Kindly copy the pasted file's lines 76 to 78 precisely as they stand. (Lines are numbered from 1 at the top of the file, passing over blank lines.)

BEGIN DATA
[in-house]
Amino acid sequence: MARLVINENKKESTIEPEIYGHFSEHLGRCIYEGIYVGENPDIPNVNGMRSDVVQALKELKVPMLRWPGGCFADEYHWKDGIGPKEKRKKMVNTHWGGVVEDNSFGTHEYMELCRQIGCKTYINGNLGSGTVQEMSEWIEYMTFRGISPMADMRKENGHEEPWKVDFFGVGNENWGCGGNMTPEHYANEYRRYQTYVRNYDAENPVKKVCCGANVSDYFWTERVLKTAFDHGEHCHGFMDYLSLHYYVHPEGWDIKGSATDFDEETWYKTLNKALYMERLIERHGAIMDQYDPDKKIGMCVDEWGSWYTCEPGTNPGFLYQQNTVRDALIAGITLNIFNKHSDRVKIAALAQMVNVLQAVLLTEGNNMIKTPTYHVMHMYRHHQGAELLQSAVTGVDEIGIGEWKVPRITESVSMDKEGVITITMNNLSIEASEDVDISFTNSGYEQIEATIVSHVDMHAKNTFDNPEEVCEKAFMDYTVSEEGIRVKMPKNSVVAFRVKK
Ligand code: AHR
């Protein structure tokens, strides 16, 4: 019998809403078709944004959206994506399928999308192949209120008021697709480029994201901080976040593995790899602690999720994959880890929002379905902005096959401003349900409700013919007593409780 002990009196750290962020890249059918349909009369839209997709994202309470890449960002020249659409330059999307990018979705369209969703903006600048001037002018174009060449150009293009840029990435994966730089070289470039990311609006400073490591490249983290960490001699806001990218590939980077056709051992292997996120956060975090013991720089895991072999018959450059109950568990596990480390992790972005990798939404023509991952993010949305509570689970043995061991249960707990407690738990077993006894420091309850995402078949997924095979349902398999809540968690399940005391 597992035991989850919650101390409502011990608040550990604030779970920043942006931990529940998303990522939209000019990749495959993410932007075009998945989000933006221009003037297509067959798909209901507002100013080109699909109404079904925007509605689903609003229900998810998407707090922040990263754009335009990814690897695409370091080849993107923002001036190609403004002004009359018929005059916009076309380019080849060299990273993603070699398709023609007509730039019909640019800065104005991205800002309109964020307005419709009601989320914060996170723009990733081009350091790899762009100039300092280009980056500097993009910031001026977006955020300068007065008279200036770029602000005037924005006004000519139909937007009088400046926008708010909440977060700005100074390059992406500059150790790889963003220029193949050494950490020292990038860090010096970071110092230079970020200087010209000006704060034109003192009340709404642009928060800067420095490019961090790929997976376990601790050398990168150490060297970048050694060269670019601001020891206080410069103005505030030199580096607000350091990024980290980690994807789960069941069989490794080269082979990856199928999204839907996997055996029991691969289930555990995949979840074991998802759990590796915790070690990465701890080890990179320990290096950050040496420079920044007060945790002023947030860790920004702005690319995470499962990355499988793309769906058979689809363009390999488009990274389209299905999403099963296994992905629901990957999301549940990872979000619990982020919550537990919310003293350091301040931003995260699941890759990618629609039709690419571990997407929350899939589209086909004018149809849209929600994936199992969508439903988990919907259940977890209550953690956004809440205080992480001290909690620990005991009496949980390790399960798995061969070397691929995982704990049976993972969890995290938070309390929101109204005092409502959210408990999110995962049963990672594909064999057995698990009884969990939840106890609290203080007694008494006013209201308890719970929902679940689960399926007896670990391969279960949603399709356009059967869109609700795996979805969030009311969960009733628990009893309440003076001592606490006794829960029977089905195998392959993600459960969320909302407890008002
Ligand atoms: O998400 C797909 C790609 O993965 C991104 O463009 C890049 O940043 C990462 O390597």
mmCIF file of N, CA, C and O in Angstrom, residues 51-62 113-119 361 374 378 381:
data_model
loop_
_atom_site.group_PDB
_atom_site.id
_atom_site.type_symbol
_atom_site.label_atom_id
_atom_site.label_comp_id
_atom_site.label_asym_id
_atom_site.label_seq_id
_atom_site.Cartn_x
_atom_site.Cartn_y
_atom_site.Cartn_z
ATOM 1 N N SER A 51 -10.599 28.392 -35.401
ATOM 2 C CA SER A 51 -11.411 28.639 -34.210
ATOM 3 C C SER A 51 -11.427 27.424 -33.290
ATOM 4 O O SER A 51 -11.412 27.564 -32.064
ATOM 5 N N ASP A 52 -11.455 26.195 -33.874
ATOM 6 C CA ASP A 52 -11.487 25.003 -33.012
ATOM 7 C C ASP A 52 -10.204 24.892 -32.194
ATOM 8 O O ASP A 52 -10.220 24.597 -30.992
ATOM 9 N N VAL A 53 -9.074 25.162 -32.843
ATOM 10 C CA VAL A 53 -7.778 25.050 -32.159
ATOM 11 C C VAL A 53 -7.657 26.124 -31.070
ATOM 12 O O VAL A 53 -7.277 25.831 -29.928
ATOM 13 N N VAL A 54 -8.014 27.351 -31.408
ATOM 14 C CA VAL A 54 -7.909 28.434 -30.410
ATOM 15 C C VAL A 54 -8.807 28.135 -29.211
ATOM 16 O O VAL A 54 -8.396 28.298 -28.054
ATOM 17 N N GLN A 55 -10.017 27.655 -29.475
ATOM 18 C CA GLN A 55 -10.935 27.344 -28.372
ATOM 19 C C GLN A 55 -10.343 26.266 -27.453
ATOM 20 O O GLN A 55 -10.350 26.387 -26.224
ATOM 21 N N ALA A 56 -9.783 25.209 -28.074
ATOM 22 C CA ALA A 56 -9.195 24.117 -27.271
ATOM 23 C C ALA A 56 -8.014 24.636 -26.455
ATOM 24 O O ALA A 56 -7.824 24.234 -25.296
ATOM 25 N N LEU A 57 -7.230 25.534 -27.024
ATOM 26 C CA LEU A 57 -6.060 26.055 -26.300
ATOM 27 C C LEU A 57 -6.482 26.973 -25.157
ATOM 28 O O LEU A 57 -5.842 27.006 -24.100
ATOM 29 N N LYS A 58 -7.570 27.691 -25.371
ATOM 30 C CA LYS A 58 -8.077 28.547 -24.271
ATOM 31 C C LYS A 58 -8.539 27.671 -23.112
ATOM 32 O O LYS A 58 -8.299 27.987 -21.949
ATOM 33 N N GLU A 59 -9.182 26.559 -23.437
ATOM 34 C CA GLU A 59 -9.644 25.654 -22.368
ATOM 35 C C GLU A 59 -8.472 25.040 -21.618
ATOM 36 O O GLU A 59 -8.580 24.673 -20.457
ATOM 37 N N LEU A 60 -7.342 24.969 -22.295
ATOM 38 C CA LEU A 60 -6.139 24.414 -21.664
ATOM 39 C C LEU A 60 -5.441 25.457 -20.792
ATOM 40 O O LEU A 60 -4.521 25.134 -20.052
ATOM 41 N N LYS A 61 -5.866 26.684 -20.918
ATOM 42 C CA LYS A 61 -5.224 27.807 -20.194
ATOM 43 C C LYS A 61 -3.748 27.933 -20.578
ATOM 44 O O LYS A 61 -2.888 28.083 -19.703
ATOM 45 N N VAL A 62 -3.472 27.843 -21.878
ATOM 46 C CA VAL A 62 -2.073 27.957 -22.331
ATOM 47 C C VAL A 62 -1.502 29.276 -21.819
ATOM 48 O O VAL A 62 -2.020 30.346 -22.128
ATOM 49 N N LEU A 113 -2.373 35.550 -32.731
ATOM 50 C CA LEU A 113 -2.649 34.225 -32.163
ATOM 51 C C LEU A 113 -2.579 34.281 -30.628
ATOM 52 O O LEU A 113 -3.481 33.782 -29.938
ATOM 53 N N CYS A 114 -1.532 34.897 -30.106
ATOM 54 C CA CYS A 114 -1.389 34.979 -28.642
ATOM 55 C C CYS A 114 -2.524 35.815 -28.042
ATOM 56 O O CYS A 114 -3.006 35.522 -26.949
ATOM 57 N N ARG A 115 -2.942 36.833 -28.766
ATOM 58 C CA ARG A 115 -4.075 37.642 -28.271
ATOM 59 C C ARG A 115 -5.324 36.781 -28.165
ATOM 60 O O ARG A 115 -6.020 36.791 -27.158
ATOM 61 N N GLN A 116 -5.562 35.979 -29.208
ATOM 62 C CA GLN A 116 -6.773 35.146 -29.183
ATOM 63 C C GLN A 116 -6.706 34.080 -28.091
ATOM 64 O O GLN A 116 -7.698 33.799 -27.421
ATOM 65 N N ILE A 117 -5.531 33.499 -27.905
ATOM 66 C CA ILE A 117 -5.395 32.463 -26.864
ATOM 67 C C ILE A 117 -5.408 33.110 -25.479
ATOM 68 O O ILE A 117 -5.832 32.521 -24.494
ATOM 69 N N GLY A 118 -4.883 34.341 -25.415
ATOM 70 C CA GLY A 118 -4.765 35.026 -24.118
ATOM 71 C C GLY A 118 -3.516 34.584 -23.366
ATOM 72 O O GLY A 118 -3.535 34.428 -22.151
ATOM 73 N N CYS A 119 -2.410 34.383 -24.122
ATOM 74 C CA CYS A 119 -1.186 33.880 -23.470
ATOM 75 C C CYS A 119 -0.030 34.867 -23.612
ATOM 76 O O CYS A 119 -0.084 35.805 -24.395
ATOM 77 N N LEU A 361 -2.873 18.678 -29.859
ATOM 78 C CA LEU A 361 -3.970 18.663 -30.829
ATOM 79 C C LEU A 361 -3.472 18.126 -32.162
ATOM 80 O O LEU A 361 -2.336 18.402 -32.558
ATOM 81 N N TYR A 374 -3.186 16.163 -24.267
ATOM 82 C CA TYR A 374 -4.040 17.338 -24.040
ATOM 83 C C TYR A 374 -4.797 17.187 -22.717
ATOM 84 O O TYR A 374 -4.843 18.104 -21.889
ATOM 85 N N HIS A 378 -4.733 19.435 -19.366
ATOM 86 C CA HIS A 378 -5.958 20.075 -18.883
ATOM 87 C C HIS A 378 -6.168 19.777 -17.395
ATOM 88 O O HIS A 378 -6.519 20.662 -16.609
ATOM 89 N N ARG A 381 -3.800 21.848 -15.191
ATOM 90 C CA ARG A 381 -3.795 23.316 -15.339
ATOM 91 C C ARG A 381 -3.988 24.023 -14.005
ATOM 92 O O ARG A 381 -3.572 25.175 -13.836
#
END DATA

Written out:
ATOM 58 C CA ARG A 115 -4.075 37.642 -28.271
ATOM 59 C C ARG A 115 -5.324 36.781 -28.165
ATOM 60 O O ARG A 115 -6.020 36.791 -27.158